The evolution of the Internet has allowed the creation of new communication and working tools for businesses as well as for individuals. This paper will focus on a specific category of these tools: social networks. It is necessary to distinguish between non-virtual social networks, which have existed for centuries (membership in a political party, a Sports club, a fraternity, a religion, a bridge club, etc.), and online social networks, which are exclusively based on the use of the Internet.
Web 2.0 has brought about the evolution of social networks. They are increasingly used by internet users and reach a vast audience. Students and teenagers were the first users of these sites, making them the precursors of current social networks. It is also essential to know that currently, for many internet users, using these sites is considered a social activity in its own right. Today, there are no less than 1.43 billion users of social networks worldwide in 2012 (19% more than in 2011), and growth of up to 1.85 billion users active at least once a month in 2014 is expected. This amplification makes social networks a leading market, which can no longer be ignored by companies.
The corporate world soon understood the value of using social networks, for financial purposes and promoting the management of their e-reputation. Some companies have decided to use them for business purposes, to involve their employees and sometimes their customers in the life of the company. Today, all companies are dealing with social networks, which allow them to manage their image, to grow financially and to enrich their experience in the web market that offers all new opportunities, previously non-existent. Creative employees are thrilled, and we can see that new professions have emerged with the advent of web 2.0: social media manager, community manager, social media application manager, web content manager or search engine marketing specialist.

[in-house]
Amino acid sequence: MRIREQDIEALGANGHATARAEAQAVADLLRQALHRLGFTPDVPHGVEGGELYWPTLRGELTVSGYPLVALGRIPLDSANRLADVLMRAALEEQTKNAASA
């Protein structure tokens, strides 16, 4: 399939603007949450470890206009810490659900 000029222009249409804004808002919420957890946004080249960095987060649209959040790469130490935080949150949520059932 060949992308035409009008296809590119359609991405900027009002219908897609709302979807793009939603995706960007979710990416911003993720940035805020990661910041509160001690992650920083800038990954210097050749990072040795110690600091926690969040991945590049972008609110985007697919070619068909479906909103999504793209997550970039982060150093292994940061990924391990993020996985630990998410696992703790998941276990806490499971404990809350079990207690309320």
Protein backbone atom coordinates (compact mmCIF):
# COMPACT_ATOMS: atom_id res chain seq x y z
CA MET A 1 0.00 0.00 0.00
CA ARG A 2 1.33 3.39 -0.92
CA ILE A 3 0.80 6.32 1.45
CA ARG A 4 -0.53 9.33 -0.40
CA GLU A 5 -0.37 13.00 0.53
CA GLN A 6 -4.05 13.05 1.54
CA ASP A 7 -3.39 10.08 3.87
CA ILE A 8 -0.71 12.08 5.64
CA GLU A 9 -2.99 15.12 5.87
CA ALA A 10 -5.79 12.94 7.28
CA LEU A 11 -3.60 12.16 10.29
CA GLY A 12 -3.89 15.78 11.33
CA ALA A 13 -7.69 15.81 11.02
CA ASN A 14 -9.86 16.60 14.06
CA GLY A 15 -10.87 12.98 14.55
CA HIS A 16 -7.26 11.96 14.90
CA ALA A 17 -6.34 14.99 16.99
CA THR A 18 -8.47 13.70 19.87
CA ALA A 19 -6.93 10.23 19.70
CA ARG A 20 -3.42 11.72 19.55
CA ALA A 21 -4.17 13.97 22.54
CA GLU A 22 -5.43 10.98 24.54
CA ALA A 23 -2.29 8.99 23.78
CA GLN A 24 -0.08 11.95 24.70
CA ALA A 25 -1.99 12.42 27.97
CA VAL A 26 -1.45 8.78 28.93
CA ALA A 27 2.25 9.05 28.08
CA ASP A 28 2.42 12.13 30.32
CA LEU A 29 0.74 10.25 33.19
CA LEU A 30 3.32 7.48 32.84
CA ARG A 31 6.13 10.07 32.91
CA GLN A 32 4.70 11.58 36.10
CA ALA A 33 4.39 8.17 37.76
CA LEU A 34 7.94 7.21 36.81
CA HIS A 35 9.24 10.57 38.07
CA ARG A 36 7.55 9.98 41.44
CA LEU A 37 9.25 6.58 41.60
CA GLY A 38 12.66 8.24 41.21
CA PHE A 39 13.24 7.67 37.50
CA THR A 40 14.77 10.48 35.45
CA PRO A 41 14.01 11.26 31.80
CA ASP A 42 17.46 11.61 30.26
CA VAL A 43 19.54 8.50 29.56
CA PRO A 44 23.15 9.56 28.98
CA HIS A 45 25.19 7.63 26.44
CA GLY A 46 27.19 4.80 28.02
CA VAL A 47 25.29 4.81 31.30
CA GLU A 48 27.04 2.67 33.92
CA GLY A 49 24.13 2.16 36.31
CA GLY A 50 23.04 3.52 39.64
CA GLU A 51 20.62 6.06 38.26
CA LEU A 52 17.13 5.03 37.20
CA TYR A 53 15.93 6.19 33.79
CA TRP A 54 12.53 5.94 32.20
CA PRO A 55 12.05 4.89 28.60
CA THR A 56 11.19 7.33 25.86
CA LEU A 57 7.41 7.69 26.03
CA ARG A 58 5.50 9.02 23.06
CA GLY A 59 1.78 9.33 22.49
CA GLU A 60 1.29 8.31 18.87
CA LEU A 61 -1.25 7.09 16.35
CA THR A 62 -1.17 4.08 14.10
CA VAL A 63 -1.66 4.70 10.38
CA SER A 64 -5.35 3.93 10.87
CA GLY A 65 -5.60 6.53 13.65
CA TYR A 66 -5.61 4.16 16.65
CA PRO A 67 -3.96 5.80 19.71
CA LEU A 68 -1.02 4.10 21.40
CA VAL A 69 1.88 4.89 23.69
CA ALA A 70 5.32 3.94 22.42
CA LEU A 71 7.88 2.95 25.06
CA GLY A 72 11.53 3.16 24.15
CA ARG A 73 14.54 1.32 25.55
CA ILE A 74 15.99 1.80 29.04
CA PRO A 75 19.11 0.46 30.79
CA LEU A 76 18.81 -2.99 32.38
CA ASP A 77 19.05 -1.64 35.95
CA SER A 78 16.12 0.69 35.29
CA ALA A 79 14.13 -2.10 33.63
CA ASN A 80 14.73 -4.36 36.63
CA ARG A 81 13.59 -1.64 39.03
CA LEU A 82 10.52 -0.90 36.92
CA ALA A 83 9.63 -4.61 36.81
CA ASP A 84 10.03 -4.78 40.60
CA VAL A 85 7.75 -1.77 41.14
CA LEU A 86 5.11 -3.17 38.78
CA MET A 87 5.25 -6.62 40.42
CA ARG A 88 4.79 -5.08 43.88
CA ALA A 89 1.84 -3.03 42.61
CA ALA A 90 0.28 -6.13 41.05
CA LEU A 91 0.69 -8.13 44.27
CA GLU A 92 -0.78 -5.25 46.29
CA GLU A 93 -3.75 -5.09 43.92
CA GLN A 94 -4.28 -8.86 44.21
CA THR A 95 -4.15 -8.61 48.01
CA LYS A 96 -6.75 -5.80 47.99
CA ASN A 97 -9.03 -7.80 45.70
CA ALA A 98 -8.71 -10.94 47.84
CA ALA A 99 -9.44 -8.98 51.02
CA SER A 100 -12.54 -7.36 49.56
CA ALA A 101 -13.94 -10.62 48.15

In addition to their role in computer science, social networks have a sociological dimension. Even before social networking on the Internet, the concept of networking had been a growing success in the Social sciences for several decades. In his book ” The Sociology of social networks “, Pierre Mercklé explains that “the pioneering work of Jacob Moreno, Stanley Milgram, the anthropologists of the Manchester School (John Barnes, Elizabeth Bott…) or the sociologists of the Harvard group (Harrison White, Mark Granovetter…) have brought out a whole set of concepts, models and empirical research, constituting this” sociology of social networks ” : this means taking as objects of study not the specific characteristics of individuals (their age, their gender, their profession, etc.).), but the relations between individuals and the regularities they present, to describe them, to account for their formation, their transformations, and to analyze their effects on behaviors”. However, this paper will not focus on the sociology of online social networks but will focus exclusively on their concrete uses and the consequences of their use in the context of web 2.0.
This document will attempt to answer the following question: “Does the impact of social networks on companies have a key role in their image?”. To do this, we will explain in a first part the role of online social networks and tell where they come from. In the second part, we will study the consequences of social networks on companies, the obligation of a necessary adaptation that will offer them new opportunities but also potential risks. Finally, in a third part, we will respond directly to the problem by analyzing the direct consequences on businesses and consumers, and then we will end up asking ourselves whether or not social networks are essential to the growth and sustainability of the businesses that use them.